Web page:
Our kids learn a huge amount from us and sometimes the best lessons are ones in which we wind up looking like complete idiots. A case in point is what happens when you don’t pay attention to the cleaning – or any other – equipment that we use around the house. Specifically, a vacuum cleaner.
For years, we owned and used a Hoover upright vacuum cleaner. I was familiar with the sound of the motor as an indication that the bag was filling, and I periodically checked regardless even if it sounded alright. With a shaggy dog and multiple cats, it was necessary. But as the kids started to use the vacuum to help with the cleaning, I paid less attention. I mentioned – although they’ll deny that I did – that you have to listen to the motor, but earbuds interfered or the radio was turned up or they just weren’t familiar with the sound of a straining motor. And the bag filled with my assuming that it was being checked.
Until a few months ago when I found that the vacuum literally wasn’t even picking up a wad of doghair. I pulled the cover and found the bag was full. And then pulled the bag out to discover the hoses were clogged with hair and debris, so much so that even with dismantling the vacuum, I was unable to reach debris pockets that continued to clog the device. The result was a discarded Hoover and a new Bissell. What pulled me to this new vacuum wasn’t the manufacturer but that it had a clear tank in which you could see the dirt and debris so that you knew when it needed to be emptied. So now the kids were able to clearly tell that the vacuum canister was full and could empty it.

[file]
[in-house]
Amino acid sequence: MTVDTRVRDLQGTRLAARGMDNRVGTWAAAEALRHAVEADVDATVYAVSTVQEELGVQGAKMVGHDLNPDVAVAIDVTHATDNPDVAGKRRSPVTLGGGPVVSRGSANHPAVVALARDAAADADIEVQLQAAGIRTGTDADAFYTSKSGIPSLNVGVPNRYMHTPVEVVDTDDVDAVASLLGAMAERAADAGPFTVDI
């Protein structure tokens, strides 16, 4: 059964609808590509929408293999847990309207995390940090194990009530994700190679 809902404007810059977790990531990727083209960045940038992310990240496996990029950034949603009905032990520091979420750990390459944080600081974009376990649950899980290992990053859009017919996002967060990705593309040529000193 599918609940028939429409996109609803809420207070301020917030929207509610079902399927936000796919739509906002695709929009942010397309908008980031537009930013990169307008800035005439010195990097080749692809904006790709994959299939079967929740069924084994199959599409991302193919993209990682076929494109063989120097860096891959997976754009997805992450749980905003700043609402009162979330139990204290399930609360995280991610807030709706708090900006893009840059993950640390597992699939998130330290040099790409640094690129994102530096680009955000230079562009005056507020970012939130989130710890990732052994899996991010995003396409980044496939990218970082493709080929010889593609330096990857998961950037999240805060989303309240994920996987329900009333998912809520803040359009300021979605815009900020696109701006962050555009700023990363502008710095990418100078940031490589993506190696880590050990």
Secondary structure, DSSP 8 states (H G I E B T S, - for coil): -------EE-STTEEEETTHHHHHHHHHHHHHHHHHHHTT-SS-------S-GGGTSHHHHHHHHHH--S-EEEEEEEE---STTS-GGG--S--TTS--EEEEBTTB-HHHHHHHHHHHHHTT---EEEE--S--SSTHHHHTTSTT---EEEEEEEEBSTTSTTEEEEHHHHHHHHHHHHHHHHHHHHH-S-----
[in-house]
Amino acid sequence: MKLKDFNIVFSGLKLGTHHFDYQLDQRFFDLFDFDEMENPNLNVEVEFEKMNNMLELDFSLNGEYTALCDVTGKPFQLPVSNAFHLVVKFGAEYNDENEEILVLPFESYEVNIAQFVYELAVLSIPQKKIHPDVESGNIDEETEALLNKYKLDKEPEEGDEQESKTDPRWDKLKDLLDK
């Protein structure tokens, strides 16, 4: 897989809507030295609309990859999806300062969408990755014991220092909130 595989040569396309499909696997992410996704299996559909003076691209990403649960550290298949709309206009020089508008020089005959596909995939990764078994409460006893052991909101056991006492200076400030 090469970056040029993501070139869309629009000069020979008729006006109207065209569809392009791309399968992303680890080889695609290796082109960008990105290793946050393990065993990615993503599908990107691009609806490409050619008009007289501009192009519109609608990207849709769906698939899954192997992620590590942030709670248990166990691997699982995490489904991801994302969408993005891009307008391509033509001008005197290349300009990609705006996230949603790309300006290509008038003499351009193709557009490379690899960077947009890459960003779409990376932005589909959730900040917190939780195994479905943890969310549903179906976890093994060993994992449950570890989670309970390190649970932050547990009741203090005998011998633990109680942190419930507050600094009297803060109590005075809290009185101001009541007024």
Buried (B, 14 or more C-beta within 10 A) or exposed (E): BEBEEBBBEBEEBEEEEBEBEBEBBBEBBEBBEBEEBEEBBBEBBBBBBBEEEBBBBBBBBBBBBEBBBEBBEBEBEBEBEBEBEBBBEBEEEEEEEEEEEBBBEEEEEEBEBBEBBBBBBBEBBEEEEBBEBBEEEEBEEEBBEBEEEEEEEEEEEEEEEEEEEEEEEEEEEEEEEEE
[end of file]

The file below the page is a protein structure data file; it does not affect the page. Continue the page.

But as miffed as I was at having to buy a new appliance for a bad reason, I had to stifle myself since this one was on me. Why?
- I’ve routinely done the vacuuming – and other cleaning – when they’re not around and they haven’t had the visual osmosis of seeing Dad follow the routine. Kids learn a lot by observation and they’ll form the habit of doing things from just growing up watching you.
- I forgot that kids need to be constantly reminded and aren’t always dependable. I assumed that because I mentioned it, that it was done. Don’t forget to check the bag when you’re done. Did you check the bag when you were finished? Expect them to squawk and roll their eyes in exasperation, but keep it up or else you live with the results.
- I wasn’t the adult and simply didn’t even check the damned thing myself and assumed that it was in decent shape. Attention to detail is a learned trait and one that they have to pick up from the adults in their lives. In this case, it wasn’t me.
So I’ve had a good kick in the mental butt about my responsibilities. There are some other areas in which I’ve had to check myself to counter parental laziness and pick up the slack.
Now I have to remind them to actually look at the clear tank canister on the vacuum cleaner.